In a world of various career options for smart, charming folks like yourself, why did you choose editing children’s books?
Ha! Nice of you to say. My parents had the same question in 1984.
To be honest, it started when I was a senior in college because I was (slash am) a poet, and I had made all of $10 and a couple of magazine copies selling my poems. I needed to do something else to eat and pay rent, and I wanted to do something I would care about deeply.
Someone suggested book publishing, which I explored, and when I really thought about it, the books that made the greatest impact on me were the ones I had read (and perhaps, in retrospect, the ones that didn’t exist for me to read) as a child.
Now, why editing children’s books turned out to be my true calling did not become clear to me until much later; it turns out that my love of friendship, my deep desire to hear the stories of other people’s hearts…those were the things that made me love working with book creators, even more than the pleasure I take in book making, or literary advocacy.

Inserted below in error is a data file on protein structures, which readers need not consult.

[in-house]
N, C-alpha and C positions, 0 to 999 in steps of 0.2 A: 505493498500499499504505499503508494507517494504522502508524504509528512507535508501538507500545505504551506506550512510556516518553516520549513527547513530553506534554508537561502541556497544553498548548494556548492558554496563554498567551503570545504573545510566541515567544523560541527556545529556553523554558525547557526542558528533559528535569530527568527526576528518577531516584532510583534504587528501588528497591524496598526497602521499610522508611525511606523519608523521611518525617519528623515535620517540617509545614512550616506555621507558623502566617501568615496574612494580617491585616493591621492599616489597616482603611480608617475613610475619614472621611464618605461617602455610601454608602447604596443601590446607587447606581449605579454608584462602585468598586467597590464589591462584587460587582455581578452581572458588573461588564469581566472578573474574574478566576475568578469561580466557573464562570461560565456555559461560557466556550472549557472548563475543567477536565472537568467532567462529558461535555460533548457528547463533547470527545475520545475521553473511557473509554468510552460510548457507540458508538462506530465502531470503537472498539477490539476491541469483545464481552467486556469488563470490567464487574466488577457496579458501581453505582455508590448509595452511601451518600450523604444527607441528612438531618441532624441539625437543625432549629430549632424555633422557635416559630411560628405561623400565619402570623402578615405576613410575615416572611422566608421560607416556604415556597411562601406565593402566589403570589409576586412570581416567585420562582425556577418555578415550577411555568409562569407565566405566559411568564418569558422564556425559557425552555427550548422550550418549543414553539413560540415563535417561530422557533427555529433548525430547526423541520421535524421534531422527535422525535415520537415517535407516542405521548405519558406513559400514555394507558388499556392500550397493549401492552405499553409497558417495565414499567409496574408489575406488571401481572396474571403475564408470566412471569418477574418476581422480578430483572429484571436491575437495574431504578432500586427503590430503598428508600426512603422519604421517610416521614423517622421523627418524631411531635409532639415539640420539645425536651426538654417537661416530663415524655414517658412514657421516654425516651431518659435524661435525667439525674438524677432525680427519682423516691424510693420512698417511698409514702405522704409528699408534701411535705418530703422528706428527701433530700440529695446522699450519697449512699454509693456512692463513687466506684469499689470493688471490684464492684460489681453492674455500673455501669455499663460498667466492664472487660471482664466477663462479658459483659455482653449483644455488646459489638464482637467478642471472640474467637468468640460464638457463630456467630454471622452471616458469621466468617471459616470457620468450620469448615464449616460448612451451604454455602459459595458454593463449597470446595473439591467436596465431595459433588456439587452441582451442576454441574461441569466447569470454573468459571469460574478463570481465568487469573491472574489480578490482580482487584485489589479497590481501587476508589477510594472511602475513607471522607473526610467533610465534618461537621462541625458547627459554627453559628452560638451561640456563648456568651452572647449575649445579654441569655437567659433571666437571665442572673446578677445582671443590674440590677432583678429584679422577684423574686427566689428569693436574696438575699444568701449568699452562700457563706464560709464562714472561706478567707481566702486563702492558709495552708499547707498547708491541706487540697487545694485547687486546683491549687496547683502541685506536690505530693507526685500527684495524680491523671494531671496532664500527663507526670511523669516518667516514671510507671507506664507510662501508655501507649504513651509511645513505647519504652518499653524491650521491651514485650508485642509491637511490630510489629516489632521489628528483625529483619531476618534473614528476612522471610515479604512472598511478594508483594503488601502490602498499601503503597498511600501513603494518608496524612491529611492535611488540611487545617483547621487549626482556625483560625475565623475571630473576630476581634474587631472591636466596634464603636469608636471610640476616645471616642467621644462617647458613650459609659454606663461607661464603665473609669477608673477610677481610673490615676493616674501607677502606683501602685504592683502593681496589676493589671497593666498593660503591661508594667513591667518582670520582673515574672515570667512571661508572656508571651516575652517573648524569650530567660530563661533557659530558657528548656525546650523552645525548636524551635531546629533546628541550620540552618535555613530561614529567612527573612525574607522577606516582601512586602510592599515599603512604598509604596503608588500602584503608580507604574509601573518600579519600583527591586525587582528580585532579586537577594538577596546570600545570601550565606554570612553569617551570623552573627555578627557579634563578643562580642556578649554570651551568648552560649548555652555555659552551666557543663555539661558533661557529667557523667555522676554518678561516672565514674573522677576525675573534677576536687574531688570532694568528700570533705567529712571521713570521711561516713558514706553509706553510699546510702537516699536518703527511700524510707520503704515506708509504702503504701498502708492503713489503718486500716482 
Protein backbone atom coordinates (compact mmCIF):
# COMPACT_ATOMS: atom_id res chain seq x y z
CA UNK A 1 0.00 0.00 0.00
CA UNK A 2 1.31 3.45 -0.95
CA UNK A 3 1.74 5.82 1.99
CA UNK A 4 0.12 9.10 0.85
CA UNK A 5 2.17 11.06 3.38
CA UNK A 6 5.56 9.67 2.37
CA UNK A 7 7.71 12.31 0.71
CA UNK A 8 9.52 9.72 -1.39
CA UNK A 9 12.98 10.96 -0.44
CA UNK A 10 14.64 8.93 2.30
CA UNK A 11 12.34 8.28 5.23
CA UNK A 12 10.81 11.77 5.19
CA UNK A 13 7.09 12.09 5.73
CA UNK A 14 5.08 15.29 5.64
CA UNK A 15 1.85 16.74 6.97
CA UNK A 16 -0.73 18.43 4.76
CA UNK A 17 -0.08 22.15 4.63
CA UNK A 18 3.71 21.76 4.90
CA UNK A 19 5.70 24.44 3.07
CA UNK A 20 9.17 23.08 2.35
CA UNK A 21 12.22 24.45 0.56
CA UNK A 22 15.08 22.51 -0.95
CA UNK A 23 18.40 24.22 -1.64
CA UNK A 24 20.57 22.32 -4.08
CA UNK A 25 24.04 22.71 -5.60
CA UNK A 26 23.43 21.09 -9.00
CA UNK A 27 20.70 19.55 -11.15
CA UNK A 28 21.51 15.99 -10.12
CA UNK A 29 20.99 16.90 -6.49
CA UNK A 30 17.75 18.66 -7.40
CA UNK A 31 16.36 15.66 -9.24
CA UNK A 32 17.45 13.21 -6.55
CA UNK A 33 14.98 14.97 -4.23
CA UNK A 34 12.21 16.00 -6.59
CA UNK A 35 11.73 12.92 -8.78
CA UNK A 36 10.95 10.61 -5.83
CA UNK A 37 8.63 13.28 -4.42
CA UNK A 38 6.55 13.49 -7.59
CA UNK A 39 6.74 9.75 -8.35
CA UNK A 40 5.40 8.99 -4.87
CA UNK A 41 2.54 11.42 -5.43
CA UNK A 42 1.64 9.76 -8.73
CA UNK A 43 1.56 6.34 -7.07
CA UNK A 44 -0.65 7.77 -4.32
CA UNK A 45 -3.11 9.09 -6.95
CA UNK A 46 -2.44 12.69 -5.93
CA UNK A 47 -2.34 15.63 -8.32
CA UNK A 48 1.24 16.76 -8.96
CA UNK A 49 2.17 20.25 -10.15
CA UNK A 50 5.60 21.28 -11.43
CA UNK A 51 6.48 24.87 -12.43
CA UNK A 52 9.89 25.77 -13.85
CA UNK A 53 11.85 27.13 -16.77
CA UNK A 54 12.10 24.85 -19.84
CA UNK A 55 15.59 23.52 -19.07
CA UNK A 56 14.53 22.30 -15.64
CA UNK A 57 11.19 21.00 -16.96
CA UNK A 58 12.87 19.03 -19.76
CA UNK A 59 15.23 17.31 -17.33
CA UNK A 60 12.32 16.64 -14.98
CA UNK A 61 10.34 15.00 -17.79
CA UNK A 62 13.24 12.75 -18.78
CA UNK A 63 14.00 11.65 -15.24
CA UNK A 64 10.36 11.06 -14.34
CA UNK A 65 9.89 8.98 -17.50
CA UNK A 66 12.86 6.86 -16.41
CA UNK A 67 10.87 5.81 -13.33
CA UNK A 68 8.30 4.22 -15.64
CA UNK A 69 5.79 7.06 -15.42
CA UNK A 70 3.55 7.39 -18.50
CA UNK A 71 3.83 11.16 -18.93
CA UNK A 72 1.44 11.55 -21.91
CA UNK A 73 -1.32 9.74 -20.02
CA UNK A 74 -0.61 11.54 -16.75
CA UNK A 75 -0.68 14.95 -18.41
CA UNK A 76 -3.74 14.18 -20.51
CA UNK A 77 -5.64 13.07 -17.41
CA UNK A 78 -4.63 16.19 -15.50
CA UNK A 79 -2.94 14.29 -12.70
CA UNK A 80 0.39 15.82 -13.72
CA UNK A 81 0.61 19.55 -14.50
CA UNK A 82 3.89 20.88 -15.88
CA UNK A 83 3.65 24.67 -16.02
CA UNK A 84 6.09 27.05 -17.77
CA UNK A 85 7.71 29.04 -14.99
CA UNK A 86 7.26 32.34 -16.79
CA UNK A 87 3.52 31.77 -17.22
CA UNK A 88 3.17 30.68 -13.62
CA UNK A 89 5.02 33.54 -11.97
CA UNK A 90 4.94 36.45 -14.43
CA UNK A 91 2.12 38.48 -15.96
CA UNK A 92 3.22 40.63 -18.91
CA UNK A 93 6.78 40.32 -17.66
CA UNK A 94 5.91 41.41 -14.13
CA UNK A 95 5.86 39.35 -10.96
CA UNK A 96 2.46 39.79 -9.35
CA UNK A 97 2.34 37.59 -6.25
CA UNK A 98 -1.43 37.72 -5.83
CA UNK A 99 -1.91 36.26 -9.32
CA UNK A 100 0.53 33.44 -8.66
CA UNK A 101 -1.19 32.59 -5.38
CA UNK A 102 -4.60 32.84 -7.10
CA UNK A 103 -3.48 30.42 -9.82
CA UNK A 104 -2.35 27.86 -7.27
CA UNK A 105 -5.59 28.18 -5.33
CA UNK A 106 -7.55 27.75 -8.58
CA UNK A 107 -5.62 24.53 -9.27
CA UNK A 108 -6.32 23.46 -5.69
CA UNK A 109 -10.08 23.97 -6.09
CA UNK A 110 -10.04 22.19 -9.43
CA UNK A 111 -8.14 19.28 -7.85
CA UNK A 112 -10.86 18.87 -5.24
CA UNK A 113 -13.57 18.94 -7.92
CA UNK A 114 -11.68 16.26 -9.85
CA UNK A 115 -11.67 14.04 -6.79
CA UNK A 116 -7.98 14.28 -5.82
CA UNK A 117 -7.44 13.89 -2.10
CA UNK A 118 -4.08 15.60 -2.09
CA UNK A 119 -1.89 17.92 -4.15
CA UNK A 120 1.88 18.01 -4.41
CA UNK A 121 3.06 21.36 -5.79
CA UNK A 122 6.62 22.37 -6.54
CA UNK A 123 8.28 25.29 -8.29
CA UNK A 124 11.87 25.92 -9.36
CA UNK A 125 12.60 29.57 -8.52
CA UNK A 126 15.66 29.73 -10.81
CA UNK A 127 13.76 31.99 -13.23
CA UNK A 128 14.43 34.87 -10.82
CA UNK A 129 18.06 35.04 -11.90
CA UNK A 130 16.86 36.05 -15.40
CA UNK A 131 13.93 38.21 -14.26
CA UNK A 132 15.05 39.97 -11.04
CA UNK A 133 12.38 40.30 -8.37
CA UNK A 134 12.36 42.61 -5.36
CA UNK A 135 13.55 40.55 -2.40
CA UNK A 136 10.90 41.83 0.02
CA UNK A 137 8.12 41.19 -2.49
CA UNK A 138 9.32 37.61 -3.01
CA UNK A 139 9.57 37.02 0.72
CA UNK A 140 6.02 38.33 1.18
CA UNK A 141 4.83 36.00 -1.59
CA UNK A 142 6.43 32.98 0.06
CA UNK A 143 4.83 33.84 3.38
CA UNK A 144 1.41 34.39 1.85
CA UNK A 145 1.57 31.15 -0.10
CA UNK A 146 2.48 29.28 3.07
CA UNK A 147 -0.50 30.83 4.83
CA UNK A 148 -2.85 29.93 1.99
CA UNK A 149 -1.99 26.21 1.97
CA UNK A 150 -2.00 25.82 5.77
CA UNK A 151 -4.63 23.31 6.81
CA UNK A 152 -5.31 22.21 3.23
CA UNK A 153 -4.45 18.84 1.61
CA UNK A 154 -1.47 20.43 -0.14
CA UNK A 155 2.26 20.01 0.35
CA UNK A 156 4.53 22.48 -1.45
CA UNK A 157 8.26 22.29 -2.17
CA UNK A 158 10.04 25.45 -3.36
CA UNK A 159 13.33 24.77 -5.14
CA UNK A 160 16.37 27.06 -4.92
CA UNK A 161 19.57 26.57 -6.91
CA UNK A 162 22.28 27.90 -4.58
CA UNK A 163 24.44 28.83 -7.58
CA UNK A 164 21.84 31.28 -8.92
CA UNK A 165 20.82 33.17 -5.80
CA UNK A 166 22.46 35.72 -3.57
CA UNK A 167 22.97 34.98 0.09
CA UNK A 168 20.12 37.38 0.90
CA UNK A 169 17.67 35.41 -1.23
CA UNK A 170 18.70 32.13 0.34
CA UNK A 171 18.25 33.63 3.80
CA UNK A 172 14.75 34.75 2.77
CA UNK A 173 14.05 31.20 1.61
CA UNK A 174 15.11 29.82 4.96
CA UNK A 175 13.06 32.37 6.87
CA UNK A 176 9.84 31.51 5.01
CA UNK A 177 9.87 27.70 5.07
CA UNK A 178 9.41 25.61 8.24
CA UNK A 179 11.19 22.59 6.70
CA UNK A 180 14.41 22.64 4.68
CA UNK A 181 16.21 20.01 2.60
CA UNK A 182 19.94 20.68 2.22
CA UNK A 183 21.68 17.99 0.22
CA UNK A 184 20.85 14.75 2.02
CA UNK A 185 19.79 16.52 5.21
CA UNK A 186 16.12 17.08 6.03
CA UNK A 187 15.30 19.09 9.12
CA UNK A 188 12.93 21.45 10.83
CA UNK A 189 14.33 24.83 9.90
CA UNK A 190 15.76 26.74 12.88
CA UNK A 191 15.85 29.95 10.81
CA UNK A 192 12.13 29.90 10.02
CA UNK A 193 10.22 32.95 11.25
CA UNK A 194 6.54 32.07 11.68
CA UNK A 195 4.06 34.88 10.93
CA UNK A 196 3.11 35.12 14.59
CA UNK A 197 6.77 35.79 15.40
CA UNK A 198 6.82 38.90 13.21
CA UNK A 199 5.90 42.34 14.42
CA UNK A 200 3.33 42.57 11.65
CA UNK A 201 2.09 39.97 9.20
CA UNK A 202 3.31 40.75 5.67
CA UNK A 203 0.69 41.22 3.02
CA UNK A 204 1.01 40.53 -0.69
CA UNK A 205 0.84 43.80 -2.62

You’re also an author. How does Author Arthur (that’s hard to say three times fast) inform Editor Arthur and vice versa?
Well, ya know Author Arthur doesn’t get out much. LOL.
In some ways I think he still exists because of the promise I made myself never to become a “frustrated” writer…to never lose track of the fact that when I’m editing it’s not about me and what I want to write (or read) it’s about the author and what that author wants to say.
Author Arthur can get his time to be the writer in a different context. I also think there are many small experiences I’ve had over the years—both positive and negative—as an author that have helped me learn about the pitfalls and the potential joys of the process.
I’ve received so many of those rejection letters, for instance, containing blunt, confusing, or just unhelpful language that I’ve got to hope I can try to do better when I’m the one doing the rejecting. Or the editing for that matter.
“Levine Querido publishes two lists: The Arthur A. Levine list, seeking out the writing and artwork of exceptionally talented creators, with a distinct focus on building a platform for previously underrepresented voices; and the Em Querido list, a partnership with the renowned Dutch publisher to find the most outstanding authors and artists from around the world, aiming to keep the legacy of Emanuel Querido alive and flourishing.”